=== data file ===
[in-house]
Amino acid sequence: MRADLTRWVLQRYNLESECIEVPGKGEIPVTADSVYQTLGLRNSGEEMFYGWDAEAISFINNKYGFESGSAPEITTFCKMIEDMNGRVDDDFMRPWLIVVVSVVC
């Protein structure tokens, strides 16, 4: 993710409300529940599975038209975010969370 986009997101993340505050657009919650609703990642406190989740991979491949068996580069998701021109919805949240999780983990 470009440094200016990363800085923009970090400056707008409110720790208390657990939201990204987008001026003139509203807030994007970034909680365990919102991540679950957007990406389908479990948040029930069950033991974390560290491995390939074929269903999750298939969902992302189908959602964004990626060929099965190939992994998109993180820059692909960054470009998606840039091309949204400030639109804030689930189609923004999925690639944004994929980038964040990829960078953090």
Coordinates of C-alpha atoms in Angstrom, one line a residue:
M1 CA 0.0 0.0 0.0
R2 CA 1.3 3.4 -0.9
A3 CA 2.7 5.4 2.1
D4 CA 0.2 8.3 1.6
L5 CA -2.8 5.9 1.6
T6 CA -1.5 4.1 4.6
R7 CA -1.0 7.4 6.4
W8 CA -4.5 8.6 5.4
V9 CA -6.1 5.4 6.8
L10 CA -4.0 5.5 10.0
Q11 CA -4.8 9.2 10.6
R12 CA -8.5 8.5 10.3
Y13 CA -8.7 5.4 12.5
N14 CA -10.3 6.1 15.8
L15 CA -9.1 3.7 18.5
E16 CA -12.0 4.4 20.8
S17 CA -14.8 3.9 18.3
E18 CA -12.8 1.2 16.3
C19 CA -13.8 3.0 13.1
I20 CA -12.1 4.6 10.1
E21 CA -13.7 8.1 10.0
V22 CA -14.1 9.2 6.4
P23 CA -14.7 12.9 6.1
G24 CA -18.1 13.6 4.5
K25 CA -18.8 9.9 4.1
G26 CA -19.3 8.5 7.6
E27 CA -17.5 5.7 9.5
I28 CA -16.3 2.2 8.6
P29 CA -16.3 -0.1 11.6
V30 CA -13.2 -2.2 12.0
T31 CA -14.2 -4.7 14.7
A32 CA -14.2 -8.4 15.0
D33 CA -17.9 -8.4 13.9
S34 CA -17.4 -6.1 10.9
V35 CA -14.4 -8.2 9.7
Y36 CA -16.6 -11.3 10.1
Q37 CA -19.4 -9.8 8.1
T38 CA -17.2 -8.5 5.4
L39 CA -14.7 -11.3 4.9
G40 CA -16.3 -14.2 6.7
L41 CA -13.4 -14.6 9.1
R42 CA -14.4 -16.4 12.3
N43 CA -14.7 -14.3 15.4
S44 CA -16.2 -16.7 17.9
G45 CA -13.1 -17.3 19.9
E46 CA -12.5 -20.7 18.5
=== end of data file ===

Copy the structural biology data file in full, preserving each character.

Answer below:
[in-house]
Amino acid sequence: MRADLTRWVLQRYNLESECIEVPGKGEIPVTADSVYQTLGLRNSGEEMFYGWDAEAISFINNKYGFESGSAPEITTFCKMIEDMNGRVDDDFMRPWLIVVVSVVC
């Protein structure tokens, strides 16, 4: 993710409300529940599975038209975010969370 986009997101993340505050657009919650609703990642406190989740991979491949068996580069998701021109919805949240999780983990 470009440094200016990363800085923009970090400056707008409110720790208390657990939201990204987008001026003139509203807030994007970034909680365990919102991540679950957007990406389908479990948040029930069950033991974390560290491995390939074929269903999750298939969902992302189908959602964004990626060929099965190939992994998109993180820059692909960054470009998606840039091309949204400030639109804030689930189609923004999925690639944004994929980038964040990829960078953090």
Coordinates of C-alpha atoms in Angstrom, one line a residue:
M1 CA 0.0 0.0 0.0
R2 CA 1.3 3.4 -0.9
A3 CA 2.7 5.4 2.1
D4 CA 0.2 8.3 1.6
L5 CA -2.8 5.9 1.6
T6 CA -1.5 4.1 4.6
R7 CA -1.0 7.4 6.4
W8 CA -4.5 8.6 5.4
V9 CA -6.1 5.4 6.8
L10 CA -4.0 5.5 10.0
Q11 CA -4.8 9.2 10.6
R12 CA -8.5 8.5 10.3
Y13 CA -8.7 5.4 12.5
N14 CA -10.3 6.1 15.8
L15 CA -9.1 3.7 18.5
E16 CA -12.0 4.4 20.8
S17 CA -14.8 3.9 18.3
E18 CA -12.8 1.2 16.3
C19 CA -13.8 3.0 13.1
I20 CA -12.1 4.6 10.1
E21 CA -13.7 8.1 10.0
V22 CA -14.1 9.2 6.4
P23 CA -14.7 12.9 6.1
G24 CA -18.1 13.6 4.5
K25 CA -18.8 9.9 4.1
G26 CA -19.3 8.5 7.6
E27 CA -17.5 5.7 9.5
I28 CA -16.3 2.2 8.6
P29 CA -16.3 -0.1 11.6
V30 CA -13.2 -2.2 12.0
T31 CA -14.2 -4.7 14.7
A32 CA -14.2 -8.4 15.0
D33 CA -17.9 -8.4 13.9
S34 CA -17.4 -6.1 10.9
V35 CA -14.4 -8.2 9.7
Y36 CA -16.6 -11.3 10.1
Q37 CA -19.4 -9.8 8.1
T38 CA -17.2 -8.5 5.4
L39 CA -14.7 -11.3 4.9
G40 CA -16.3 -14.2 6.7
L41 CA -13.4 -14.6 9.1
R42 CA -14.4 -16.4 12.3
N43 CA -14.7 -14.3 15.4
S44 CA -16.2 -16.7 17.9
G45 CA -13.1 -17.3 19.9
E46 CA -12.5 -20.7 18.5